Canadian Taxpayers Federation slams proposed tax on sweet drinks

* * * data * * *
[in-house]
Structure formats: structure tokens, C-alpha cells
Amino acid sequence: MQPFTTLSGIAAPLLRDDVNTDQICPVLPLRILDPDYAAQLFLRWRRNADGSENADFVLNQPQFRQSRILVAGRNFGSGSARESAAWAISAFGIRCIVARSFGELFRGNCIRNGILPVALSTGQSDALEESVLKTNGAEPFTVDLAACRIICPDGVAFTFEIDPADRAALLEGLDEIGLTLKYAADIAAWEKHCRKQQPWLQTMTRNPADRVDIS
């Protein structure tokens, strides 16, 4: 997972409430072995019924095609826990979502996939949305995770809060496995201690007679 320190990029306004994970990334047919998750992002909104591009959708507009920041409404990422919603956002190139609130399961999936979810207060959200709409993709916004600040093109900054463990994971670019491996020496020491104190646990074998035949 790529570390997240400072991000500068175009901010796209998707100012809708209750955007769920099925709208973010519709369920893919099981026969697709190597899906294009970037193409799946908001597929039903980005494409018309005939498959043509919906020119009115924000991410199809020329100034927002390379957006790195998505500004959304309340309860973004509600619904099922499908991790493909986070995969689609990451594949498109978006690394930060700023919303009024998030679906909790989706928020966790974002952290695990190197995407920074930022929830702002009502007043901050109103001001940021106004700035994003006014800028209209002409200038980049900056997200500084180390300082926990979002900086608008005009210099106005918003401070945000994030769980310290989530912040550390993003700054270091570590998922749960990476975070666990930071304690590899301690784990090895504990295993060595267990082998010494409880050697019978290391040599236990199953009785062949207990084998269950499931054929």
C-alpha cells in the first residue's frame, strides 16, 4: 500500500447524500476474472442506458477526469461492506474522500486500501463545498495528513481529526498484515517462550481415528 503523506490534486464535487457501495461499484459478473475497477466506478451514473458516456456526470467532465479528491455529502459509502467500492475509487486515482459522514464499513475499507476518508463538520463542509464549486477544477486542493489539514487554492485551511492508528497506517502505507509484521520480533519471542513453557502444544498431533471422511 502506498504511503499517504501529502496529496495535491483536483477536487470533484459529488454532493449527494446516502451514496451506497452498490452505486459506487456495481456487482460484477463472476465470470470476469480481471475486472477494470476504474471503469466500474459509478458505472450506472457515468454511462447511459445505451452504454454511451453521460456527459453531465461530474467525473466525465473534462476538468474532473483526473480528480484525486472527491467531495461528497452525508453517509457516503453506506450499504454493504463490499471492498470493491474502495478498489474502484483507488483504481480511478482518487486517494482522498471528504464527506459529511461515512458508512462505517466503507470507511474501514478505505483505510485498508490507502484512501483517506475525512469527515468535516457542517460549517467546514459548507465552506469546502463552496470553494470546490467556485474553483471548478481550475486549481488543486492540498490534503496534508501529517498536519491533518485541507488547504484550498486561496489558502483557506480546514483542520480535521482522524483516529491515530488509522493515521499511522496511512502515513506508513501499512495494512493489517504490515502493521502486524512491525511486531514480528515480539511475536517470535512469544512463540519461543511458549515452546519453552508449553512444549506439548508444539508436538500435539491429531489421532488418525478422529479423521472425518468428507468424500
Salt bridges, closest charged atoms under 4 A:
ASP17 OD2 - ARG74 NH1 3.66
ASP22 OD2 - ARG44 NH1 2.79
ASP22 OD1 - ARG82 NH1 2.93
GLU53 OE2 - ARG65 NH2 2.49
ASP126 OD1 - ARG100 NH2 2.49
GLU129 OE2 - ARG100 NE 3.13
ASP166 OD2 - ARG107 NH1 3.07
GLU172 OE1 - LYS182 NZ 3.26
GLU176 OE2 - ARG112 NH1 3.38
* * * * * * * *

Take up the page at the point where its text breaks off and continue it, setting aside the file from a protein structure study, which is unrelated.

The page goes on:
first_imgBateman concludes taxes on food and drinks are nothing more than revenue generators for governments, as they take money out of the pockets of families struggling to make ends meet, and stuff it into their coffers.He also notes both the BC Liberals and the NDP rejected them in the last provincial election, and there’s no new evidence to suggest either party has changed its position. The Canadian Taxpayers Federation is calling out the Canadian Diabetes Association for demanding a tax on sweet drinks.Is there any problem in the world these folks can’t solve with a prescription for another tax? No wonder the average Canadian family’s number one expense is taxes.They’re coming first for your devilish Coca-Cola and Pepsi. But they aren’t stopping there. They also want taxes on sugary fruit juice (you sinister Sun-Rype suckers!), and anything else that tastes slightly better than water.If they get their way, soon your pumpkin spice lattes (those fat-inducing fiends at Starbucks!), and your double-doubles (how could you do this to us, Tim Horton’s?), then chocolate and 2% milk (you should put water on your Cheerios!), before turning their attention to junk food, then cooking oil, and on and on.BC Director Jordan Bateman says the big problem with their proposition is that there’s no evidence it will work.He says a CTF report called Tax on the Menu cited multiple peer-reviewed, scientific studies, which showed no links between drinking pop and obesity.Advertisement – Advertisement -He argues that taxing selected foods or beverages in order to reduce obesity is a naïve solution to a complex condition with multiple determinants – including social, environmental, and biological factors.“These taxes generally are what they call ‘regressive taxes.’ They hurt people of lower incomes more than they hurt people of higher incomes,” said Bateman. “If you make pop more expensive, do you drive more people liquor?”To further make his point, Bateman also cited the experience of Demmark, which brought in a specific food and drink tax and saw some unforeseen side effects. Cross-border shopping in Germany went up by 50%, the economy “crumbled”, and grocery stores had to close.“It just didn’t work, and 10 months later, that tax was appealed unanimously,” Bateman said.Advertisementlast_img

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